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ANobody
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« Reply #77 on: August 27, 2009, 05:50:28 pm »

Quote from: lone gone
Anybody,  you act as if you do not know how online forums or even actual discussions work.

So opening with an usupported insult about someone else's intelligence IS how an online forum is supposed to work?  Maybe I am better off not knowing...

Come on, drop the insults and just have a dialogue on the topic at hand.  Please?

Quote from: lone gone
Is it possible that the definition of legalism assumed here is not the one used by Jesus, Paul, and the apostles?  Their definition of legalism was something like: making up one's own rules of morality and applying them to other believers even though those rules of morality are not found in the Scriptures which were available to them to direct their conduct.

It seems to me that you are inventing something here

Actually, my definition of legalism is not strictly mine, nor an original invention.  Further, this rather common defition of legalism is derived directly from what Jesus said.  "And He said to them, "Rightly did Isaiah prophesy of you hypocrites, as it is written: 'THIS PEOPLE HONORS ME WITH THEIR LIPS, BUT THEIR HEART IS FAR AWAY FROM ME. 'BUT IN VAIN DO THEY WORSHIP ME, TEACHING AS DOCTRINES THE PRECEPTS OF MEN.' "Neglecting the commandment of God, you hold to the tradition of men." He was also saying to them, "You are experts at setting aside the commandment of God in order to keep your tradition." (Mark 7:6-9)

So, legalism is being an expert at inventing laws that God never delivered to men.  Worse, legalism is imposing those invented laws on others.

Jesus kept every Law in the Old Testament but was not a legalist.  He expected all the Jews to keep every aspect of the Laws, and still He was not a legalist. "Whoever then annuls one of the least of these commandments, and teaches others to do the same, shall be called least in the kingdom of heaven; but whoever keeps and teaches them, he shall be called great in the kingdom of heaven. "For I say to you that unless your righteousness surpasses that of the scribes and Pharisees, you will not enter the kingdom of heaven." (Matthew 5:19-20)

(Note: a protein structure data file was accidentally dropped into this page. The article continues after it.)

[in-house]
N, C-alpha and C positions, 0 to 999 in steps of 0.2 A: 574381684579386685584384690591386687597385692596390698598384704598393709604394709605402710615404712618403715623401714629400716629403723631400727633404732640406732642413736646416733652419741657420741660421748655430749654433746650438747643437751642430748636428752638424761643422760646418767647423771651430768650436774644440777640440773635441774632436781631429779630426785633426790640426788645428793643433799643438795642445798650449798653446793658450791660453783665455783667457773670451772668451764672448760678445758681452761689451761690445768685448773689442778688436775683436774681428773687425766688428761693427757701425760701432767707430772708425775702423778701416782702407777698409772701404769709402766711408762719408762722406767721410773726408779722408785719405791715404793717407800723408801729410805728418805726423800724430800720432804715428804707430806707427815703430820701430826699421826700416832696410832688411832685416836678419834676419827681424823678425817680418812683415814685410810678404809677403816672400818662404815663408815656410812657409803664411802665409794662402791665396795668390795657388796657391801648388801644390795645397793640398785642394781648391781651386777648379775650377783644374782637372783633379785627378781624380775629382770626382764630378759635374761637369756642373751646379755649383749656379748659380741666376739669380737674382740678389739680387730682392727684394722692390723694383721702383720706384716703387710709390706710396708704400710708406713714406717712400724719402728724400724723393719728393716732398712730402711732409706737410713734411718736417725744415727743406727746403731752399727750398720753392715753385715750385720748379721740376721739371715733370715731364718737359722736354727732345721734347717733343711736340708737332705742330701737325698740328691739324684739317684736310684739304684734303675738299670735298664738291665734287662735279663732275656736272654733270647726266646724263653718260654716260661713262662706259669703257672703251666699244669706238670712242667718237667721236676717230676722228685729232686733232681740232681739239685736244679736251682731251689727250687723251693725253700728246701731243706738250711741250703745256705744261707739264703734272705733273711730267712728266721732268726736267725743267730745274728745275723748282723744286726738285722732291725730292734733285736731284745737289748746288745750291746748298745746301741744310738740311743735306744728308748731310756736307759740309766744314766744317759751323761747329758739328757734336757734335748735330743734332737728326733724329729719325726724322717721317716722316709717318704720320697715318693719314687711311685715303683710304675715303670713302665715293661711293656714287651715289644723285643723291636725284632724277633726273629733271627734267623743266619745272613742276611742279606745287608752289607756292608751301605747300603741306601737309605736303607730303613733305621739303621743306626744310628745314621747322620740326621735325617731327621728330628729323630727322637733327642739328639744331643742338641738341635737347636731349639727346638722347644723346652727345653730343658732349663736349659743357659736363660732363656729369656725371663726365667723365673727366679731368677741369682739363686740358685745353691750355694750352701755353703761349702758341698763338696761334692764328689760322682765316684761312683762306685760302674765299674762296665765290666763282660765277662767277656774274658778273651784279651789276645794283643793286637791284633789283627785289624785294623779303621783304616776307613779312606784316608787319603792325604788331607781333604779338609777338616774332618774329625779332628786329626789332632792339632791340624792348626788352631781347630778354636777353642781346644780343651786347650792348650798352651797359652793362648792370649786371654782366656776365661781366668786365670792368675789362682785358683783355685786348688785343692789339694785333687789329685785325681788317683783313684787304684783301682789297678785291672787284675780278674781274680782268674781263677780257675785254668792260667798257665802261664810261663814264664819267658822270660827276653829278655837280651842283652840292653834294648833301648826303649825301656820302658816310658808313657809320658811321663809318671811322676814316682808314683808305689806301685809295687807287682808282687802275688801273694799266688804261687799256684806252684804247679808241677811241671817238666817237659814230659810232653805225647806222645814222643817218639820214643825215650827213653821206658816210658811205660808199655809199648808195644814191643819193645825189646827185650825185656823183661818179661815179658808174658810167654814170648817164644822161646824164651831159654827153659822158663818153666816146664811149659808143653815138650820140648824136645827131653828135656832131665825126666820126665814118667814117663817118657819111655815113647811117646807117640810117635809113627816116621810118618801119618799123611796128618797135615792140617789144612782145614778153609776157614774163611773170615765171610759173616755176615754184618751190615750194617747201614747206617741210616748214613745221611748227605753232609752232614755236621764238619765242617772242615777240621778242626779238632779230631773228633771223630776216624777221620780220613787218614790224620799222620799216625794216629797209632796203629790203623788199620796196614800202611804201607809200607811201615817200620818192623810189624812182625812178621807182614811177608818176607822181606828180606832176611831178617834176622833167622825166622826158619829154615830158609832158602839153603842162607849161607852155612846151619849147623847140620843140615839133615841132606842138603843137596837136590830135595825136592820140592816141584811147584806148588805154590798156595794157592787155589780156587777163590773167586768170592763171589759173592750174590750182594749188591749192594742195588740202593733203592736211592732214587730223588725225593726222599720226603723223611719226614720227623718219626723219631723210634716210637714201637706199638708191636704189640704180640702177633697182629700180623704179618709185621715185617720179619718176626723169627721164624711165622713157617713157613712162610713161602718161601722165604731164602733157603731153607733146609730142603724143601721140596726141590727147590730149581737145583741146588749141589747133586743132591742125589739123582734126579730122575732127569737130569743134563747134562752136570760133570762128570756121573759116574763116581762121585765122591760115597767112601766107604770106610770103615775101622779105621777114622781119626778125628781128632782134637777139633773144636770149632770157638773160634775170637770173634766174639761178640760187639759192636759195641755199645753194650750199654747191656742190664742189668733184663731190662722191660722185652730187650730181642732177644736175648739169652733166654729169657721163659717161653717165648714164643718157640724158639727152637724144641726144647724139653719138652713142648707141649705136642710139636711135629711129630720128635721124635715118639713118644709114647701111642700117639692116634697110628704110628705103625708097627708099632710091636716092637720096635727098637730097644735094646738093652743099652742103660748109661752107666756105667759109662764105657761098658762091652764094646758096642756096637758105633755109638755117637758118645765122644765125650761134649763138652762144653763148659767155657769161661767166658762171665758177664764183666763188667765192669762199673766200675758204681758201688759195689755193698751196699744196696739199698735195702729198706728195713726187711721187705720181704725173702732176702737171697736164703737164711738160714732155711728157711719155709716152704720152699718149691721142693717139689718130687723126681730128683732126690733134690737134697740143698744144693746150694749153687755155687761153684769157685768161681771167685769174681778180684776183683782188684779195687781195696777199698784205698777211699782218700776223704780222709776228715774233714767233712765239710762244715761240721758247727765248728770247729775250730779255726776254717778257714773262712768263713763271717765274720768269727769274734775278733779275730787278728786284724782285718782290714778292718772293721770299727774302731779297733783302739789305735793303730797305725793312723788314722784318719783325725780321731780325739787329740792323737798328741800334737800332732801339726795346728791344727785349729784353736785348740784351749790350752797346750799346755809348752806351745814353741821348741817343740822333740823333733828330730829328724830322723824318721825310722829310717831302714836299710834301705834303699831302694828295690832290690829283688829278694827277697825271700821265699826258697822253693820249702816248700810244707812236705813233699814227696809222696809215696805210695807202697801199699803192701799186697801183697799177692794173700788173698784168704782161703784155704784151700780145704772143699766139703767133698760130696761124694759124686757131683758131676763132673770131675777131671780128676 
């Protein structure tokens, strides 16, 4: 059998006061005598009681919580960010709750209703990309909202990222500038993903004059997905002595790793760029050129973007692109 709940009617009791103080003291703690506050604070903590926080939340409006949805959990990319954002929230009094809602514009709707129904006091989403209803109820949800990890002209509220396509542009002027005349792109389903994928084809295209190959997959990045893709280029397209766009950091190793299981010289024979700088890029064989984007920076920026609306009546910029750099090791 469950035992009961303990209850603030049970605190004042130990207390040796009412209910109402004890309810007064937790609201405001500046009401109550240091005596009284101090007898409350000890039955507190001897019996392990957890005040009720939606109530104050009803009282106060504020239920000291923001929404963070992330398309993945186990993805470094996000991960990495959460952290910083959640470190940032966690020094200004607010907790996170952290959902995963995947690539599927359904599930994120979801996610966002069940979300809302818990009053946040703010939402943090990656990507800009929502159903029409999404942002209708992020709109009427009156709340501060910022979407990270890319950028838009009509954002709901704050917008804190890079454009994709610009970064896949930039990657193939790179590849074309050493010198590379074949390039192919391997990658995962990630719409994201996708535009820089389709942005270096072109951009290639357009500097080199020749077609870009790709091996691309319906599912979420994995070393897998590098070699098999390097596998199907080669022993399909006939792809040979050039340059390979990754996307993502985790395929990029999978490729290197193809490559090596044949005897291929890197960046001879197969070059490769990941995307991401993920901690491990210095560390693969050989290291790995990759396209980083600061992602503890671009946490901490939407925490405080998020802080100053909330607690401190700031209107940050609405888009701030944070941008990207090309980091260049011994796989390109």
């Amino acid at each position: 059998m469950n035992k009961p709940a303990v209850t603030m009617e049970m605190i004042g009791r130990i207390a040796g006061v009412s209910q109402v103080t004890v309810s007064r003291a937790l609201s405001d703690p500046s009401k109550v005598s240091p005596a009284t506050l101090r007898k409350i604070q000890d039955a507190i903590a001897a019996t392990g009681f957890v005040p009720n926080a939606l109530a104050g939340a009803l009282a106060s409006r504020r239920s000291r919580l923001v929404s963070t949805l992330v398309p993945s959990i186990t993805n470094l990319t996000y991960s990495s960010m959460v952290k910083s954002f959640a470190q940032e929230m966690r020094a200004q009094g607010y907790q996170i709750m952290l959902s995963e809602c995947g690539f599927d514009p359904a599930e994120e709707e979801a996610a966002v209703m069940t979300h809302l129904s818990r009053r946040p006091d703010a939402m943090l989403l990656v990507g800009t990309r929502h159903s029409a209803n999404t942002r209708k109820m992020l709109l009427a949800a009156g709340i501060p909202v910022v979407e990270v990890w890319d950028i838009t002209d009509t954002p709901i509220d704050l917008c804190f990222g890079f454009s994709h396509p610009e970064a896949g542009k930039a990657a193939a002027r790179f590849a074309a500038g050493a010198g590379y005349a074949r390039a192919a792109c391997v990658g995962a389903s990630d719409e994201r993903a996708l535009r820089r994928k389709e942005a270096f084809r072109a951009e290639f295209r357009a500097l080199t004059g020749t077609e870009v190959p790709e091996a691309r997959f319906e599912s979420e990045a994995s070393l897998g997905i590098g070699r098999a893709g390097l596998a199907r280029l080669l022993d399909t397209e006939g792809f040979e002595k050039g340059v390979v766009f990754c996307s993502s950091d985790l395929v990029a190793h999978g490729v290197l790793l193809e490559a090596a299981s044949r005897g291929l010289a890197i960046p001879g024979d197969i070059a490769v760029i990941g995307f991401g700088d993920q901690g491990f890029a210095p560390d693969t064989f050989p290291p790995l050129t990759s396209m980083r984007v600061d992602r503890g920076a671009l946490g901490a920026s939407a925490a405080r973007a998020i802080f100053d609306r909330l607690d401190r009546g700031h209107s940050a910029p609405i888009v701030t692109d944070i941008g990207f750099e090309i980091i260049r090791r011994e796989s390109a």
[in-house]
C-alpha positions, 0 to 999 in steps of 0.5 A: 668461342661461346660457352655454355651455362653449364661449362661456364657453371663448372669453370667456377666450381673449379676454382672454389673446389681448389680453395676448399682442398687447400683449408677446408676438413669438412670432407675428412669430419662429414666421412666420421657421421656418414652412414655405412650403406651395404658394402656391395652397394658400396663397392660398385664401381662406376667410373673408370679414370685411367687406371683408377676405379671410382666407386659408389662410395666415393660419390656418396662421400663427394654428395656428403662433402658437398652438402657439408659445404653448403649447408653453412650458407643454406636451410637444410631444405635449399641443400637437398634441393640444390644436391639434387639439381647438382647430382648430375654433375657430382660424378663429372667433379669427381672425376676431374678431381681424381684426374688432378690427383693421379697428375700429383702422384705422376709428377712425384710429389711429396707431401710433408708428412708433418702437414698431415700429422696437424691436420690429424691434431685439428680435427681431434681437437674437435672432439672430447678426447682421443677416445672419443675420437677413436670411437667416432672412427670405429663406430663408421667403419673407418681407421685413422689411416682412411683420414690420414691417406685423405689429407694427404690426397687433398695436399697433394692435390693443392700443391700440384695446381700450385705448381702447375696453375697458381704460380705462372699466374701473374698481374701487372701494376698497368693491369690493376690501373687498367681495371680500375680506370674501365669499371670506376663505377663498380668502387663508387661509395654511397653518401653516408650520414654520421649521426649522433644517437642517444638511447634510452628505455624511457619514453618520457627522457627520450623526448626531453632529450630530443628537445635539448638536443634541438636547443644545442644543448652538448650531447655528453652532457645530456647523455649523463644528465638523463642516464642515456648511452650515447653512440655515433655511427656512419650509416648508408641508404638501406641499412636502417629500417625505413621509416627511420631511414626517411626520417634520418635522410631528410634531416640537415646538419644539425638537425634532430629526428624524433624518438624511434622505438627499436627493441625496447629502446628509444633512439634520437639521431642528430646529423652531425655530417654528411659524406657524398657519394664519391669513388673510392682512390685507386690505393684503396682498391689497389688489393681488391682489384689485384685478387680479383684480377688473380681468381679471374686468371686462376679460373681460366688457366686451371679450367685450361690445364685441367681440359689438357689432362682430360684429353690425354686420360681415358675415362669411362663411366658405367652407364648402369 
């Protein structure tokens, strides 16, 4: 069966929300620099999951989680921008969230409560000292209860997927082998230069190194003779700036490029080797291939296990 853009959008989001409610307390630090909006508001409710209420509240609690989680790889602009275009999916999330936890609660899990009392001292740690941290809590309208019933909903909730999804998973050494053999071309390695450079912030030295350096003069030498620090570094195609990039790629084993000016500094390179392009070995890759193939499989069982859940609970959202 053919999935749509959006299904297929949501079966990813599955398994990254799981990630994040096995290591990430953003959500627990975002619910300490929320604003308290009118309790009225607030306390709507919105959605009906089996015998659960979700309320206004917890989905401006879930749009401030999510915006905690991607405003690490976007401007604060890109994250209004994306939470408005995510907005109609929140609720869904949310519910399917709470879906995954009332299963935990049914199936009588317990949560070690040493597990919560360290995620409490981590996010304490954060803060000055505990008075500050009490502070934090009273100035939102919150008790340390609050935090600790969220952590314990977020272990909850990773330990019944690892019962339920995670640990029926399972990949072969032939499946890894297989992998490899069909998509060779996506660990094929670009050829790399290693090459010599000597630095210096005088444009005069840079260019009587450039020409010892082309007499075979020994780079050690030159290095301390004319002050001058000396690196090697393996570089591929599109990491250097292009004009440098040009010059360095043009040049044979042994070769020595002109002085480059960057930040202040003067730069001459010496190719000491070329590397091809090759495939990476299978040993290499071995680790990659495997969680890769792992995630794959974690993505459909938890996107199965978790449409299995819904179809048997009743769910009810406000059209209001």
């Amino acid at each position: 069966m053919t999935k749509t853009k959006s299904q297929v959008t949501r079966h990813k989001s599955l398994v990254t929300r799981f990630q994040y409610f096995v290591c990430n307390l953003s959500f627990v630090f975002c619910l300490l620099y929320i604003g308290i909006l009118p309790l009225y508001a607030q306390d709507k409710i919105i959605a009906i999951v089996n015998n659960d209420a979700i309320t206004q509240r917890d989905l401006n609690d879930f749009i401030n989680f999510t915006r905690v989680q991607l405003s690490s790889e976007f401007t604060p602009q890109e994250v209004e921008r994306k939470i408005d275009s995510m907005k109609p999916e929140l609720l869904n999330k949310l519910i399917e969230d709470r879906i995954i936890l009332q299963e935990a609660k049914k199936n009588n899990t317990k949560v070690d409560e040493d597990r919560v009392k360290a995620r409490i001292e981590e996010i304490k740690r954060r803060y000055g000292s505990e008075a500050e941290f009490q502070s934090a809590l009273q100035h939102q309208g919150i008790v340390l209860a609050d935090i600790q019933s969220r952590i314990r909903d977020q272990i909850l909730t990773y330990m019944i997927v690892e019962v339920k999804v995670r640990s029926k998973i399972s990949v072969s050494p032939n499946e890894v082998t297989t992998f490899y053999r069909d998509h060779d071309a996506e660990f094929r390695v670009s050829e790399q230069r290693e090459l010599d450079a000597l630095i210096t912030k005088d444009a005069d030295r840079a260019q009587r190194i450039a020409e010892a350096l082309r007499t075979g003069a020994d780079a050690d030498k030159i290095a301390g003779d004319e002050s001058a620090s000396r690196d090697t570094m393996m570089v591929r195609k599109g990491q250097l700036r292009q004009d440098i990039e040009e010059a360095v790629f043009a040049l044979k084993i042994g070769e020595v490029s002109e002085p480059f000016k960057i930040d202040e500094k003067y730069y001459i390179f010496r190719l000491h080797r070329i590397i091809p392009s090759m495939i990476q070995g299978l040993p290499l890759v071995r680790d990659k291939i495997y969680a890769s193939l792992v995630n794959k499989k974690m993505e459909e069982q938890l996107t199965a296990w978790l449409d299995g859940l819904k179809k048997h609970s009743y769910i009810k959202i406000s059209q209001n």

Quote from: lone gone
I believe that legalism is not limited to made-up extra biblical rules.

You should feel free to believe anything your Holy Spirit-guided conscience compels you to believe.  However, it would be wise to warn others that your definition of "legalism" is far ranging and far broader than the usual definition of "inventing my own extrabiblical laws."  The commandments of Christ which the gospels and the epistles deliver to us are NOT legalism in any sense.

Another form of legalism is trying to use the Law to work your way to heaven, but that form of legalism has nothing whatsoever to do with this discussion since no one has even hinted that keeping any law (the Law of Moses, good works, or made-up laws) can save anyone.

Quote from: lone gone
Paul in 1 Corintheans is addressing good actions, including faith, and adding this, that any of these without love is not good work. I feel that he was addressing "legalism".

"Good deeds" done from a motive to make oneself look good in public instead of from a motive to serve God and help others are indeed not good deeds but selfishness--the point of 1 Corinthians 13:1-4.  Unlike you, I do not believe that Paul would have called being selfhish the same thing as being "legalistic."

Quote from: lone gone
Consider Ananias and Sapphira.  This is a lesson in motives.  Works without faith.

Actually, no, this is wrong.  This is a lesson about selfishness and lying to the Holy Spirit. "But Peter said, 'Ananias, why has Satan filled your heart to lie to the Holy Spirit and to keep back some of the price of the land?'" (Acts 5:3)